In December of 2000, doctors noticed a shadow on Terence Foleyâ€™s kidney. Seven years and more than $600,000 later, Foley died of the cancer that spread from his kidneys to his brain. In â€śThe Cost of Hope,â€ť a wrenching and insightful memoir of her husbandâ€™s illness, Amanda Bennett asks: were those seven years worth the price? The answer, of course, is yes, but Bennett, a Pulitzer Prize-winning former Wall Street Journal editor, questions our complex and arbitrary medical and insurance complexes, making a strong argument for a health care system that serves the patient, instead of doctors, hospitals, and for-profit corporations. Many others, patients and doctors alike, have written memoirs raising similar questions about the psychic and financial toll of the business of getting well. Here we scan some of those titles.
â€śMemoir of a Debulked Woman: Enduring Ovarian Cancerâ€ť by Susan Gubar
It sounds like a procedure for getting an overloaded cargo plane off the ground, but in fact debulking is a medical technique by which doctors remove a patientâ€™s internal organs in the hope of controlling the spread of cancer. Gubar, a poet and critic, underwent the procedure after being diagnosed with ovarian cancer in 2008. In this memoir, she writes without sentimentality about having her body ravaged by surgeonsâ€™ scalpels, and how she found solace and even hope in her life and her work throughout the ordeal.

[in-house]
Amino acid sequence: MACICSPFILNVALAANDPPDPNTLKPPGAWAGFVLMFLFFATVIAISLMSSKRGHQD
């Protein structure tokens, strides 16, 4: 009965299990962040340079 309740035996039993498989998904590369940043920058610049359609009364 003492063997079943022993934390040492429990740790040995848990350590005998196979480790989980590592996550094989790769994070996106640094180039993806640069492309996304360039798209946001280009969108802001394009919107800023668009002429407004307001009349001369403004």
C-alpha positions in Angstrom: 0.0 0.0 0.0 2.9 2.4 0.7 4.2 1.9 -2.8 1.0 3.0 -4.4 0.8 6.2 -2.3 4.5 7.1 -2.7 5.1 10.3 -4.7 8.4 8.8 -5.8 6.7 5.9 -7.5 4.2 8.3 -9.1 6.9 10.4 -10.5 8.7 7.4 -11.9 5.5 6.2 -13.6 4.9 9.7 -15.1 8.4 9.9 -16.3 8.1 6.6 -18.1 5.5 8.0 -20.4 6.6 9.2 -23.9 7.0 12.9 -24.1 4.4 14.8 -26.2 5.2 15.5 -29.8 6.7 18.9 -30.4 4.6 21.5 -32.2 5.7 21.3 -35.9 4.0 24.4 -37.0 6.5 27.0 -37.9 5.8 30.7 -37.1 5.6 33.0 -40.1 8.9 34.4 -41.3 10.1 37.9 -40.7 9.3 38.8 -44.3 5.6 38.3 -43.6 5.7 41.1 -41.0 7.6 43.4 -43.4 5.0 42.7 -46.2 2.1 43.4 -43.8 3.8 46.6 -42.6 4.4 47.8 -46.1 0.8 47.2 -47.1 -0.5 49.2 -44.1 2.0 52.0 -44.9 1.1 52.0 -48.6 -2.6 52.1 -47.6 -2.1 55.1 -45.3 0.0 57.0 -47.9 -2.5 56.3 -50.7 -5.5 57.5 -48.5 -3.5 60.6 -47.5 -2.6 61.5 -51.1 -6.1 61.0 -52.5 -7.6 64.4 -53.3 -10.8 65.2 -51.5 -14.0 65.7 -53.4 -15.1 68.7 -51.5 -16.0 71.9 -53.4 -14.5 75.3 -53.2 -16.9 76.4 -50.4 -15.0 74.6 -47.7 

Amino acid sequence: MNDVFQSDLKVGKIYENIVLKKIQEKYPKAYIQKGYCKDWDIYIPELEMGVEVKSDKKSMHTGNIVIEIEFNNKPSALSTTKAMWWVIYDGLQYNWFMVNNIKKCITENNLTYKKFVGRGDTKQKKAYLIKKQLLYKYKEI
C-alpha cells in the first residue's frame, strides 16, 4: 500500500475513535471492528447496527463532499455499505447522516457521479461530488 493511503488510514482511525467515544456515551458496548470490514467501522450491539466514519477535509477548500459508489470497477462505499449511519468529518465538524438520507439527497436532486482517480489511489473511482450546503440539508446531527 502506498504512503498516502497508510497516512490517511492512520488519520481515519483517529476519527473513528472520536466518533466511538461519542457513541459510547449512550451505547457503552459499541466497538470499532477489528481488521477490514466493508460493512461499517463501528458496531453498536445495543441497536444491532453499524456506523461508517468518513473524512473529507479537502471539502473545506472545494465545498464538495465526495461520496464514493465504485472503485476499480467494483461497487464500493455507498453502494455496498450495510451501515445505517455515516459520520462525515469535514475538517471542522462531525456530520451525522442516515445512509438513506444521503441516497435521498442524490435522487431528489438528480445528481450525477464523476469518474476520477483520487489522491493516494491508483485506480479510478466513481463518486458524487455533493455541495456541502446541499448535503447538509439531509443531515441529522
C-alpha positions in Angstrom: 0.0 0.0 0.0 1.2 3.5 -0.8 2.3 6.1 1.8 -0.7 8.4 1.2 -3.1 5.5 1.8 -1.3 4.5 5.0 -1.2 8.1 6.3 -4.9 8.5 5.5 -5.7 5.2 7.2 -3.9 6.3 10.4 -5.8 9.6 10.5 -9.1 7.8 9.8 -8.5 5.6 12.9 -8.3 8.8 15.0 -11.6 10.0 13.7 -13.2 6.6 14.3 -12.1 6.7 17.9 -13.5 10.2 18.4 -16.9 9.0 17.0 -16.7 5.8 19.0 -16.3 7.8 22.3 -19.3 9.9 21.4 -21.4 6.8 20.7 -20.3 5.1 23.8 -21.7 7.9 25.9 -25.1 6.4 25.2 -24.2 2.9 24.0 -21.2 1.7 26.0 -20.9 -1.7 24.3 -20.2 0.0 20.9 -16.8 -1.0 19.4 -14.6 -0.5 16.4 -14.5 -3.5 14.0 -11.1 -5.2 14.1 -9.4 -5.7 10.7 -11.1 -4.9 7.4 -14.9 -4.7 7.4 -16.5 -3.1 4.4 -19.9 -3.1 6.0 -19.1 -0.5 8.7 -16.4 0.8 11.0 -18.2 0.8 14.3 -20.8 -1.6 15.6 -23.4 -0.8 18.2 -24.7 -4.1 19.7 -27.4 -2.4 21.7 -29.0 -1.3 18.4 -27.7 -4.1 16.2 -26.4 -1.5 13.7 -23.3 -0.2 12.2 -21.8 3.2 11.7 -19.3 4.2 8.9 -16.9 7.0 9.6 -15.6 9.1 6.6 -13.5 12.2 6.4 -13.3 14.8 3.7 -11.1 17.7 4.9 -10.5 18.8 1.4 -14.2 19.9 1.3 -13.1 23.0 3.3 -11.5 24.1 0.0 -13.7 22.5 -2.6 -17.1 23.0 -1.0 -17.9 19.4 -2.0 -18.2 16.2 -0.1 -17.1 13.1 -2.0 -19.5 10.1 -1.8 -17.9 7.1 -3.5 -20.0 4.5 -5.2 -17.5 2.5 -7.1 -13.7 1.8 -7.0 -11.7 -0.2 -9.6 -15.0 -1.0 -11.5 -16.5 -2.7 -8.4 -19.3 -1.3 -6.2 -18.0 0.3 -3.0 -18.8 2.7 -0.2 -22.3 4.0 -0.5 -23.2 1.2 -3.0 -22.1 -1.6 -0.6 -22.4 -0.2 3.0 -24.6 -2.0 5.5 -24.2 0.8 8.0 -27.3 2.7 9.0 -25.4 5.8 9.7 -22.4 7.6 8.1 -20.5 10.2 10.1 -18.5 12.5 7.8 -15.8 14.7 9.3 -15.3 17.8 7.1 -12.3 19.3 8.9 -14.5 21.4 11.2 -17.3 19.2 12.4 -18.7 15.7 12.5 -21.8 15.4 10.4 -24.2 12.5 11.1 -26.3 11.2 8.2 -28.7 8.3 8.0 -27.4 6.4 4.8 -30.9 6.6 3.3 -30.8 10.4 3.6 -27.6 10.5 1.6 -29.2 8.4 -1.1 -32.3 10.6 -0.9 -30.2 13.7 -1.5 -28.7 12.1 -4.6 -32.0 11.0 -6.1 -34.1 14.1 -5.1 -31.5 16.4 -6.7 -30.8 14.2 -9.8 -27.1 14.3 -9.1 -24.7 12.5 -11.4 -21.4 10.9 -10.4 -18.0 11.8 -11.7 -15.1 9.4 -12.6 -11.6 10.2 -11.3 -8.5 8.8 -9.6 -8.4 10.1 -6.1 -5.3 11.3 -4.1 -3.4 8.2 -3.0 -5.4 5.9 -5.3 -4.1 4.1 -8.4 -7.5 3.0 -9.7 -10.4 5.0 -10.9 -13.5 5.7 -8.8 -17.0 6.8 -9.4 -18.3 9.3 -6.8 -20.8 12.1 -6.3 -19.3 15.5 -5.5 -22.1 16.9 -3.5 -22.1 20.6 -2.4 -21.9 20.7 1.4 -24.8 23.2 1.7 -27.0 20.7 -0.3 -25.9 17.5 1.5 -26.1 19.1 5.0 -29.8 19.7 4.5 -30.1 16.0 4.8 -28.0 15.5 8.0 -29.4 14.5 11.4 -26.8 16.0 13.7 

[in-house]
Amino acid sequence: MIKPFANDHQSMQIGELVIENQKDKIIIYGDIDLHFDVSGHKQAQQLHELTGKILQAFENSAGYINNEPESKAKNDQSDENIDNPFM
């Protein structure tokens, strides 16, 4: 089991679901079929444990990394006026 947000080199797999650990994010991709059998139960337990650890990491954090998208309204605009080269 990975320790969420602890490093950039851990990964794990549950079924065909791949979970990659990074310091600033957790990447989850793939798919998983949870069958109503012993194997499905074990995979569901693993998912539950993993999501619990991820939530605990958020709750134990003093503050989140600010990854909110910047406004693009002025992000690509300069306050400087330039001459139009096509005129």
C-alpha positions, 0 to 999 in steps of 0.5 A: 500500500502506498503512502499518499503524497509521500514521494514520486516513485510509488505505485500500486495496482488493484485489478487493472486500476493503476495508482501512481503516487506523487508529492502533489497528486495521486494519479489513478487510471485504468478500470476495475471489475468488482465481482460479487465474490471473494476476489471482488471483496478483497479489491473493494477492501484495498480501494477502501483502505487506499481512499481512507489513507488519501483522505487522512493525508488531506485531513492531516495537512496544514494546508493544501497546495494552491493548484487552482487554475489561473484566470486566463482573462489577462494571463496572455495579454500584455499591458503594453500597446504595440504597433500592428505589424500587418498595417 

â€śTwelve Patients: Life and Death at Bellevue Hospitalâ€ť by Eric Manheimer
As medical director of New York Cityâ€™s Bellevue, the countryâ€™s oldest public hospital, Dr. Eric Manheimer had witnessed the illnesses and struggle for life of patients ranging from Rikers Island inmates to visiting dignitaries to the United Nations. He chooses to open his memoir, though, with a patient unlike any other he had treated: himself. At the age of fifty-eight, Manheimer was diagnosed with throat cancer, which was treated with an aggressive course of radiation and surgery. In this book, he weaves the story of his own treatment with recollections from other patients, concluding that being sick made him a different -- and better -- doctor.
â€śCritical Care: A New Nurse Faces Life, Death, and Everything in Betweenâ€ť by Theresa Brown
If youâ€™ve spent time in a hospital, you know that while the doctors get the glory, the nurses often do most of the work -- changing bedpans, administering pain medication, holding patientsâ€™ hands. Brown, a former English professor at Tufts, captures her first year as a nurse in the oncology ward by writing, simply, â€śAt my job, people die.â€ť Patients often question Brownâ€™s decision to swap academia for the grueling, physically demanding work of nursing (some assume she couldnâ€™t find teaching work; others just ask if sheâ€™s crazy). But Brown finds meaning and even joy in her work, which often includes talking with patients about â€śthe vagaries of life and death,â€ť and which, she says, has given her a greater appreciation of her own life and health.Â
â€śThe Diving Bell and the Butterflyâ€ť by Jean-Dominique Bauby
When Jean-Dominique Bauby awoke from a coma following a severe stroke, he discovered he was completely paralyzed, save his left eye. Gradually, Bauby learned to communicate by blinking, painstakingly picking out words letter by letter. Using this method, he composed a memoir of his life before the stroke, when he was a bon vivant editor of a French fashion magazine, and his extraordinary existence as a man almost entirely locked inside his own body, but whose vivid imagination allowed him to go on living a life of remembered and fantasized sensations and experiences. Bauby died two days after the French publication of his memoir, which was made into an Academy Award-nominated film by Julian Schnabel in 2007.